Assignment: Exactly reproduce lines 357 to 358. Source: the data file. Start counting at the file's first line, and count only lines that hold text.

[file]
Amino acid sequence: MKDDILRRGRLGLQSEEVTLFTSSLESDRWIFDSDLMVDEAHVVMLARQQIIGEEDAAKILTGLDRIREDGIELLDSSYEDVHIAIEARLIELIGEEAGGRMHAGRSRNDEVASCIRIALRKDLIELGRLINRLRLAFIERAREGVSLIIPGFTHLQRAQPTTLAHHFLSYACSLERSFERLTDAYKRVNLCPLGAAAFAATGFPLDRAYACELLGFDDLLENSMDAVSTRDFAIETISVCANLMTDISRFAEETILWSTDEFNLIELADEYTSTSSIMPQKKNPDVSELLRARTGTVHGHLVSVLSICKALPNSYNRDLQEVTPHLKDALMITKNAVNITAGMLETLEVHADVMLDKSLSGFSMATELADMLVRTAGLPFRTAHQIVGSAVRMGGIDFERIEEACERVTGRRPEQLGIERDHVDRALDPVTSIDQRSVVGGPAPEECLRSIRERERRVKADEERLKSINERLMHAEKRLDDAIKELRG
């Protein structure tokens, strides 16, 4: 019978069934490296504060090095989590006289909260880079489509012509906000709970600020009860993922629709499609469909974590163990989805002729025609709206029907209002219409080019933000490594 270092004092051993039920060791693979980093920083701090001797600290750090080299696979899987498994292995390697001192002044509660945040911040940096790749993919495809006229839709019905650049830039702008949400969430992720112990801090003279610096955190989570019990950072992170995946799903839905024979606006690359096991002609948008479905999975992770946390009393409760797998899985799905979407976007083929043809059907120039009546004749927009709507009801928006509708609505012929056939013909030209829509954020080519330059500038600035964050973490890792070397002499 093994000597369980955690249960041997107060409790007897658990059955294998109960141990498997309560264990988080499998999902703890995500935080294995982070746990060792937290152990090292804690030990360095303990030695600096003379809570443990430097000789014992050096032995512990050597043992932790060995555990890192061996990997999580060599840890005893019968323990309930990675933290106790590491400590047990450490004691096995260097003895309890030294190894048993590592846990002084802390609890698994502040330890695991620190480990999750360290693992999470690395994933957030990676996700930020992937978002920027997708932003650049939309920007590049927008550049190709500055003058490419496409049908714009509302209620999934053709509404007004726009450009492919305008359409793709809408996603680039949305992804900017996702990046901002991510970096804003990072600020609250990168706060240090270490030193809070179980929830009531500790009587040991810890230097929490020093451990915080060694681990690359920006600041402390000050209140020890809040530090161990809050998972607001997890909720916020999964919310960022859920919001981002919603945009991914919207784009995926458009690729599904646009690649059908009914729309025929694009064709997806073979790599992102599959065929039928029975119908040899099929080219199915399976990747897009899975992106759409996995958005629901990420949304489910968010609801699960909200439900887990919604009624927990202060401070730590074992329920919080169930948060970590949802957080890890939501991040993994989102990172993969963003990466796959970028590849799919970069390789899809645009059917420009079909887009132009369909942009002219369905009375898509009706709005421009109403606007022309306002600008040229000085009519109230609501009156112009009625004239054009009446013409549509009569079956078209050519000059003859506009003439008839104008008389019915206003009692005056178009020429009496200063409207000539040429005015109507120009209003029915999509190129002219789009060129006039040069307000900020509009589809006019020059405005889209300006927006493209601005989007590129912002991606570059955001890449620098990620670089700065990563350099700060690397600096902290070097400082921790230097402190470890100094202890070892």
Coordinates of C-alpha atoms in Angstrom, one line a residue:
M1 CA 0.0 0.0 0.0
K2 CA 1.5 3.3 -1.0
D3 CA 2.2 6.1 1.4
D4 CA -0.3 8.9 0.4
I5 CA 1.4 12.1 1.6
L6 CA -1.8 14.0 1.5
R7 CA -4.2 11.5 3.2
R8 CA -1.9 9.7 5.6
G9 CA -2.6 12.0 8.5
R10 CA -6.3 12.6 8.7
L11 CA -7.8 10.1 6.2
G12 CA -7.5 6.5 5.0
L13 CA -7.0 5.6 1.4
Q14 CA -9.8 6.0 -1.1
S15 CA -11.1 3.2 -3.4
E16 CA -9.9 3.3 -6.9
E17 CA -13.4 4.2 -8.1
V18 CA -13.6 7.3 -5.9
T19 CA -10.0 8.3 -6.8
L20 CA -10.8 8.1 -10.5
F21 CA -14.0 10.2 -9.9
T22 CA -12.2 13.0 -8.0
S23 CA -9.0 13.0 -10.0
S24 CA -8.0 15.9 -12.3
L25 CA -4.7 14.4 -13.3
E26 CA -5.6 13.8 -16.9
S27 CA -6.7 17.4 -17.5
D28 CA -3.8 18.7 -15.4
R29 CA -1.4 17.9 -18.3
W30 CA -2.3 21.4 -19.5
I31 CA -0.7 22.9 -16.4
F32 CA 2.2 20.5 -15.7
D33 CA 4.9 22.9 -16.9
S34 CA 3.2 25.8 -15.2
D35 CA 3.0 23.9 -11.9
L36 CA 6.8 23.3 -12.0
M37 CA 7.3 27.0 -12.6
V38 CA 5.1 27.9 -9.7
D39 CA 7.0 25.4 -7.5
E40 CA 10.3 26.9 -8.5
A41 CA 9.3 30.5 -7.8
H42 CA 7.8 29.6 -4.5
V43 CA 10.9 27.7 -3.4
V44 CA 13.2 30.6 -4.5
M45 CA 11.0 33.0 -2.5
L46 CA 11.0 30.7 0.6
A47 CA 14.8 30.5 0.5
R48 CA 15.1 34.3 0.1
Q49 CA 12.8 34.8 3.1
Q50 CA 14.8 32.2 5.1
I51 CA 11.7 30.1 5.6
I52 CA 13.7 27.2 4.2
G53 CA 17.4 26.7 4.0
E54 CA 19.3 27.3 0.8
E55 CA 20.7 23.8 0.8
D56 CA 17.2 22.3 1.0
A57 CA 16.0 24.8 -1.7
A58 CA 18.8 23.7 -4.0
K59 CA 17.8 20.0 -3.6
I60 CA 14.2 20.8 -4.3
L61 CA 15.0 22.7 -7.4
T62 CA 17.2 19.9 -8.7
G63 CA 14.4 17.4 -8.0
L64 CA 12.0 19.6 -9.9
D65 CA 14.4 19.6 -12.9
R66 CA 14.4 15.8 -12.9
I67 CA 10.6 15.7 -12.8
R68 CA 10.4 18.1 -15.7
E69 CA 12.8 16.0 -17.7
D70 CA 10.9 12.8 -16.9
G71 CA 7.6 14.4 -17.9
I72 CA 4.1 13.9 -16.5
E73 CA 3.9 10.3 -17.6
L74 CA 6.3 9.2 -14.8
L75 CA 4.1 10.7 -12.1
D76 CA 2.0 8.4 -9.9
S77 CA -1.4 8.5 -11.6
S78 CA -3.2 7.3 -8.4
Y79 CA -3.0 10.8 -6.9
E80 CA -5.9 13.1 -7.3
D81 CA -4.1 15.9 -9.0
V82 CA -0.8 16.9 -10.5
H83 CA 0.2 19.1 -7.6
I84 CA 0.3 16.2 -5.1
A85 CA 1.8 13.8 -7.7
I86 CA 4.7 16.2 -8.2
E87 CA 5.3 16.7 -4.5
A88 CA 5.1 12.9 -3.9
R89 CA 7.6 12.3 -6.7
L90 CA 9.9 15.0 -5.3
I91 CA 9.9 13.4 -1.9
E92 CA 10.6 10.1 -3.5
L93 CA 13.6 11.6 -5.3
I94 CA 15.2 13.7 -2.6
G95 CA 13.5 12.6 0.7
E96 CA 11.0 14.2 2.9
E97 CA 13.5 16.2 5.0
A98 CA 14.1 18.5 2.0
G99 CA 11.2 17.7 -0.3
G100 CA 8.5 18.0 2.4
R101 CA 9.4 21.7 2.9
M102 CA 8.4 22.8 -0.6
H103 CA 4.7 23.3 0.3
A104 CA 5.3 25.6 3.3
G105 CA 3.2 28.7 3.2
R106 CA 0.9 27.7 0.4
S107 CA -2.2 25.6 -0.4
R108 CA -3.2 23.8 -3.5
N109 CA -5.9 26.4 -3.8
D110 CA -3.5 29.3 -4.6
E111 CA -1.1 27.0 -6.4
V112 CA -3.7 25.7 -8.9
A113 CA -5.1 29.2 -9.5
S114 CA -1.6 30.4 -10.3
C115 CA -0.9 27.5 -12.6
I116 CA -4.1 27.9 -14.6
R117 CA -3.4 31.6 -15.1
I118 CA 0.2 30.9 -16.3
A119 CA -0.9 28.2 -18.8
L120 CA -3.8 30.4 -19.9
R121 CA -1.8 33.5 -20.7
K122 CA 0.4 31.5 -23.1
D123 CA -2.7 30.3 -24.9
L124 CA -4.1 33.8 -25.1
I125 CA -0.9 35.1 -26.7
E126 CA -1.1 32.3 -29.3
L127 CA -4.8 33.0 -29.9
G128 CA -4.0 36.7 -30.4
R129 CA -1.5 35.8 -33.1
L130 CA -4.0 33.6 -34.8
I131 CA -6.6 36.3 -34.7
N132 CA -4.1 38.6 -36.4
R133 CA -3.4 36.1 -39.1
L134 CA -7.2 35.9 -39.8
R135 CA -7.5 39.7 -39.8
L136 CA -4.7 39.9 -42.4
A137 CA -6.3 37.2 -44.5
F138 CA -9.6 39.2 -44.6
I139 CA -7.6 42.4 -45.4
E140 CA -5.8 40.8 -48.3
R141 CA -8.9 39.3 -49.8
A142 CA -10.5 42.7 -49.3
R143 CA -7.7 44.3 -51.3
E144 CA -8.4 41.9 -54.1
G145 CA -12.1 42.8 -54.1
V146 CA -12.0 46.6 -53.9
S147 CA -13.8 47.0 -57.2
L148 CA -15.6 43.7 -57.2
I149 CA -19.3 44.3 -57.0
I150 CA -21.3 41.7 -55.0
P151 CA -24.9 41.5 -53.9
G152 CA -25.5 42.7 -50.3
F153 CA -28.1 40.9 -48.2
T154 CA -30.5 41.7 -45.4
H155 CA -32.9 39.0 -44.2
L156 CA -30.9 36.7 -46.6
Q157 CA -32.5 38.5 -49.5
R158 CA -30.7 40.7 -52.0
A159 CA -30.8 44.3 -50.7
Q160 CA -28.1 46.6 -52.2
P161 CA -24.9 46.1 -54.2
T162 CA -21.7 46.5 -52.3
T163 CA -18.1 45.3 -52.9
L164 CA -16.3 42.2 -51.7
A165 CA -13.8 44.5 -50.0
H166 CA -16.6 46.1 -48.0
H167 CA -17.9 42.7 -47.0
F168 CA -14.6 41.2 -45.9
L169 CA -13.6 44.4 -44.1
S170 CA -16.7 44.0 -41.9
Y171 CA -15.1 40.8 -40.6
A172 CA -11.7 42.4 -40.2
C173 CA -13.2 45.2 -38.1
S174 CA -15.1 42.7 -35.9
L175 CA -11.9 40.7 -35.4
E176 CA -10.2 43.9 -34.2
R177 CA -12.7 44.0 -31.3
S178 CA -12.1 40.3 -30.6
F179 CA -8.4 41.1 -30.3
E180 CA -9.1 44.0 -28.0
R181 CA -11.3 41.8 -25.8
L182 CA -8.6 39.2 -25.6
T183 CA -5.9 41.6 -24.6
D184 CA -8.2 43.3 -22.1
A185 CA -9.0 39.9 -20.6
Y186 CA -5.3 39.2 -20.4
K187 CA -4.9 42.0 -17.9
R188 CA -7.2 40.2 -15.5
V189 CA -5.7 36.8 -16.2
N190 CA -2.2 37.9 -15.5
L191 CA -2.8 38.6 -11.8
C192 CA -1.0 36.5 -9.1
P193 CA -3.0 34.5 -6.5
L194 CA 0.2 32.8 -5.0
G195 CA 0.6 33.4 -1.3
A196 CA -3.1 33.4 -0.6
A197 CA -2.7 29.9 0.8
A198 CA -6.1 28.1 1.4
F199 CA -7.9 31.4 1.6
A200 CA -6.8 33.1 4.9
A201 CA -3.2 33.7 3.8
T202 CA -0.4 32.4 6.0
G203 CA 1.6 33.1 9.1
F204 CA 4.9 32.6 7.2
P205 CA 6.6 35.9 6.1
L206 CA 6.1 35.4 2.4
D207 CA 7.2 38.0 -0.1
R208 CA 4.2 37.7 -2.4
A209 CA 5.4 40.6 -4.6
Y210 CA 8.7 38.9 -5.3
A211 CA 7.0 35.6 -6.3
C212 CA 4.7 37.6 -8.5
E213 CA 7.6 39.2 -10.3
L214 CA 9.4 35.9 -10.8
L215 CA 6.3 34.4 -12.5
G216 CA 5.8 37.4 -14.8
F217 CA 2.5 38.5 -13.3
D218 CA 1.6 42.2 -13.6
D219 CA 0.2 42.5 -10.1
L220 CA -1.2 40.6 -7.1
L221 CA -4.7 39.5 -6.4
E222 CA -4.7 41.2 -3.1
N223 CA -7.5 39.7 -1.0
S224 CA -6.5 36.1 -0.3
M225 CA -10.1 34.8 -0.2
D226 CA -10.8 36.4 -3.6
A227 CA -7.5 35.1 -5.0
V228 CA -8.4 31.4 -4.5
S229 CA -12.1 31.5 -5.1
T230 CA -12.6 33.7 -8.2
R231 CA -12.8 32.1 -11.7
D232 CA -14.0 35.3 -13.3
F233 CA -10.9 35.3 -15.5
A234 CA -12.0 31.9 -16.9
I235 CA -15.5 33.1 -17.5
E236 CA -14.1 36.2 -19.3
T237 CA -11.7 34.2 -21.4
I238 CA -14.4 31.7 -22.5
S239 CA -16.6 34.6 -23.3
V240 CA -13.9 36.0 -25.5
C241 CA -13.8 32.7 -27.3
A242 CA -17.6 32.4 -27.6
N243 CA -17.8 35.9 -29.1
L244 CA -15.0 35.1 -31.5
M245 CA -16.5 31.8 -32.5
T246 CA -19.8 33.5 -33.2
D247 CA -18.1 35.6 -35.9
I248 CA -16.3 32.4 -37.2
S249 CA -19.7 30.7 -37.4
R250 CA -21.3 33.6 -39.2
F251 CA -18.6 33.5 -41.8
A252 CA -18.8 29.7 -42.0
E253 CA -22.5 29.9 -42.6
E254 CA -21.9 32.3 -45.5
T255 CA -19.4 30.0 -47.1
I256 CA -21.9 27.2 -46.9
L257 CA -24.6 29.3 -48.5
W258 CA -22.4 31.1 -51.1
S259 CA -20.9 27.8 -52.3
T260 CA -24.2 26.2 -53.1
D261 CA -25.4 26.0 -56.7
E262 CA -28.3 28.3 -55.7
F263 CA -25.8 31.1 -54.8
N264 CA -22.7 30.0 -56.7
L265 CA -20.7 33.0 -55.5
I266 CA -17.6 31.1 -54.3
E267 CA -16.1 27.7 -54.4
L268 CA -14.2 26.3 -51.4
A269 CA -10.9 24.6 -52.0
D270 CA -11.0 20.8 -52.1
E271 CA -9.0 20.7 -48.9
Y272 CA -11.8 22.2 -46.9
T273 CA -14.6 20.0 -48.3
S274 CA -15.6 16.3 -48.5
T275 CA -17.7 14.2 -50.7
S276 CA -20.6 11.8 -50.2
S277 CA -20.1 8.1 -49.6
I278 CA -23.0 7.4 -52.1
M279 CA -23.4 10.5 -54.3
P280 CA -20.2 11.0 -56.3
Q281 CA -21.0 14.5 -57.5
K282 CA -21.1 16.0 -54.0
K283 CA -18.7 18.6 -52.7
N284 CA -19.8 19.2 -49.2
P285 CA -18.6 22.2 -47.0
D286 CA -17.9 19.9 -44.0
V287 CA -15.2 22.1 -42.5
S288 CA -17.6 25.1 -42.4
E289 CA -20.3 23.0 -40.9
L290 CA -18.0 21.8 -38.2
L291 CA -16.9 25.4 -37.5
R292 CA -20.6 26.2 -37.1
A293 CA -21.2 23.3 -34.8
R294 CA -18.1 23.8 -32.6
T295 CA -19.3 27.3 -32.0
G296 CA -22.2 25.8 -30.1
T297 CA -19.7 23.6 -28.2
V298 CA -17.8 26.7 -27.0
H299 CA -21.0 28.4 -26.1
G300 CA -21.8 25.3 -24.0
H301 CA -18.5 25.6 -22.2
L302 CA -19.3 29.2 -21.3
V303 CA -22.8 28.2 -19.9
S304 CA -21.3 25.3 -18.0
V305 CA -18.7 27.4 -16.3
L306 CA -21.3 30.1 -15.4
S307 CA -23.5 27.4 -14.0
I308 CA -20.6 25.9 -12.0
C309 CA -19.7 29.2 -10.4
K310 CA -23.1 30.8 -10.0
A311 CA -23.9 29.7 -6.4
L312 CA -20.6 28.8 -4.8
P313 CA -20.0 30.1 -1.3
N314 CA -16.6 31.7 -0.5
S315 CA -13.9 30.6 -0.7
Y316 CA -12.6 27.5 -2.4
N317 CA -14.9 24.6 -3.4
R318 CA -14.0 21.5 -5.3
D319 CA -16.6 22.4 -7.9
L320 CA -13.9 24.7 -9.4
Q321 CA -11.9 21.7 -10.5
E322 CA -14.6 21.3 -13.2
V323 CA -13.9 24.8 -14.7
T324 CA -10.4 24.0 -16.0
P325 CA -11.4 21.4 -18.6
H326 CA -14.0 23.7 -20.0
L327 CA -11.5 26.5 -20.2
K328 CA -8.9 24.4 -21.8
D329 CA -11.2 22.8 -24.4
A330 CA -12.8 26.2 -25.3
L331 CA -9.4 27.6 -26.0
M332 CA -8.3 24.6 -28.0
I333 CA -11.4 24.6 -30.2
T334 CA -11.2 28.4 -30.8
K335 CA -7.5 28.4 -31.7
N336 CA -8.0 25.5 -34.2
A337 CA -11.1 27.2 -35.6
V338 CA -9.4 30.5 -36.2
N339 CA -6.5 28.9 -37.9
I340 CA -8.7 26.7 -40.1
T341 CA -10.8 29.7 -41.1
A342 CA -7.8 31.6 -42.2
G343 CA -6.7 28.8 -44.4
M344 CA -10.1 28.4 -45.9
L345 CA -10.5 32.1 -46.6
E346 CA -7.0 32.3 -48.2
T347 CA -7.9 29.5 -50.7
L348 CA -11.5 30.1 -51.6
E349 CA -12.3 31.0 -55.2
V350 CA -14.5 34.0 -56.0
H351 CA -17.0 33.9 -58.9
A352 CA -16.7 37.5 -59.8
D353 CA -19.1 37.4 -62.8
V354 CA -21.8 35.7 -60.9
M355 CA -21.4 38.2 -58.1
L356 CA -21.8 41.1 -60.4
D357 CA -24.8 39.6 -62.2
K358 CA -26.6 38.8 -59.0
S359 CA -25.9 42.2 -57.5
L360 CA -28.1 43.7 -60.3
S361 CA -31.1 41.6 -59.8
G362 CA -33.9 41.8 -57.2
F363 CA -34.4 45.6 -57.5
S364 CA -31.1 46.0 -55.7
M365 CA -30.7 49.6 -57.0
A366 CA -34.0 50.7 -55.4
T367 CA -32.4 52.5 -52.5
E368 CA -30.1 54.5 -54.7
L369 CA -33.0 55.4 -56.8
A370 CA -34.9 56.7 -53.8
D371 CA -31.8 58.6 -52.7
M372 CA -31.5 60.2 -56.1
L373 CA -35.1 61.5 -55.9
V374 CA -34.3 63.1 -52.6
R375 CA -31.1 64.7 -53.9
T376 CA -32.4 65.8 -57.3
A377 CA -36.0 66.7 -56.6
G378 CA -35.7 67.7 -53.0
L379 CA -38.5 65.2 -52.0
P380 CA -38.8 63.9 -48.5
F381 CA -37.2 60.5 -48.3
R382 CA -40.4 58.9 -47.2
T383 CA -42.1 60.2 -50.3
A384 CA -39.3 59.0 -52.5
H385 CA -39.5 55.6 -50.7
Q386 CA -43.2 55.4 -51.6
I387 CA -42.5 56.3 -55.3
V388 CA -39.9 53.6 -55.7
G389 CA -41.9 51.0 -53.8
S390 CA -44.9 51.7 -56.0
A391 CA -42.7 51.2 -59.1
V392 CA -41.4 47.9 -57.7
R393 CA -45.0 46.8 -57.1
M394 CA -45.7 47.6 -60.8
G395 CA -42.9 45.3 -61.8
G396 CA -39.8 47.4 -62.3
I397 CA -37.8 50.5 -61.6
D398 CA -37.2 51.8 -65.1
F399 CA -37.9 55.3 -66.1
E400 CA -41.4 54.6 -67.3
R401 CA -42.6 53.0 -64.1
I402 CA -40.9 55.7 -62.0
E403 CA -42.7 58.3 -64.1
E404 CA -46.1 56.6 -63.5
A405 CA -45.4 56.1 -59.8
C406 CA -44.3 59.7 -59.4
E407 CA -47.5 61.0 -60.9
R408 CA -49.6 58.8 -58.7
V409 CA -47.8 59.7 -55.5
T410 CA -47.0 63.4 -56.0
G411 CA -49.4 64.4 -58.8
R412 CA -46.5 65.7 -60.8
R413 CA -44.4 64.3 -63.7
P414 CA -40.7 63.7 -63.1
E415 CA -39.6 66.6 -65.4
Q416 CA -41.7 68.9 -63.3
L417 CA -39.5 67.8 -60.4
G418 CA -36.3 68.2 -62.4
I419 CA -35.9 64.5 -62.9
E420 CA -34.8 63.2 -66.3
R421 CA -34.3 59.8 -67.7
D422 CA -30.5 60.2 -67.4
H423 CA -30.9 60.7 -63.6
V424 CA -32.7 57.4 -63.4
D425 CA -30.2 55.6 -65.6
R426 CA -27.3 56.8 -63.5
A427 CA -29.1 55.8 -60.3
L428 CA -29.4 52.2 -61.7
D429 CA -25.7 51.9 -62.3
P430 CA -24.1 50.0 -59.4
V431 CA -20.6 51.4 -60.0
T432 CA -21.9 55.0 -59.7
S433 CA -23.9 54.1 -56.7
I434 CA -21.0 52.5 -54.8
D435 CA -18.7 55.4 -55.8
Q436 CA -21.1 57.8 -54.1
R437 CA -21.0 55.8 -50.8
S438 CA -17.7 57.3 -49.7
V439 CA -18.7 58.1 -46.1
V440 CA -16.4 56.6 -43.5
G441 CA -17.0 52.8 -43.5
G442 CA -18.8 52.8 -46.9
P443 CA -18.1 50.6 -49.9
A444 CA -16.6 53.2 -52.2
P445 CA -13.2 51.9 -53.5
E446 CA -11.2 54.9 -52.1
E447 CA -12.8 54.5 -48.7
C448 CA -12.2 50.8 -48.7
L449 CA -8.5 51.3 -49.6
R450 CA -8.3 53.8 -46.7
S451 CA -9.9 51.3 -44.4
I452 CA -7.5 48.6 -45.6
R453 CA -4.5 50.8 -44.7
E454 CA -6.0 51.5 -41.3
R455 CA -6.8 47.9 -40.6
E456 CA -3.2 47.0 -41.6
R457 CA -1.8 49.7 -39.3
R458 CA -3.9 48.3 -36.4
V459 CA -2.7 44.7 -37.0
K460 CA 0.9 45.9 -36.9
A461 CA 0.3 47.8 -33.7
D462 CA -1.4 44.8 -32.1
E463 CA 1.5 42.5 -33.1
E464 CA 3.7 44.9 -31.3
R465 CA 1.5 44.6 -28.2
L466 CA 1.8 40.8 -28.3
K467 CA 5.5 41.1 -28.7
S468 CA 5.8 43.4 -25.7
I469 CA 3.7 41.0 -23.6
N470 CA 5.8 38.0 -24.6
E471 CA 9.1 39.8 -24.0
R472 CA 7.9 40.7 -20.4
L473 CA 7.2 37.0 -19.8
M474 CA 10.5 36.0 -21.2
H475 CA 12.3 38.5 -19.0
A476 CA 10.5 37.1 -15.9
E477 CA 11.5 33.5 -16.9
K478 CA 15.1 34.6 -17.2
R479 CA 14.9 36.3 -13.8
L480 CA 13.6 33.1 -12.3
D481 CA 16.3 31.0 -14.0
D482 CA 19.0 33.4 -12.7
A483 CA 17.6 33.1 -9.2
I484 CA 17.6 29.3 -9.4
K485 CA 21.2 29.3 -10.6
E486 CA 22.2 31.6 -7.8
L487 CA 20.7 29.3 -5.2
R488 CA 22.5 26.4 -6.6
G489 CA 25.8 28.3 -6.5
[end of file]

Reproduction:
V354 CA -21.8 35.7 -60.9
M355 CA -21.4 38.2 -58.1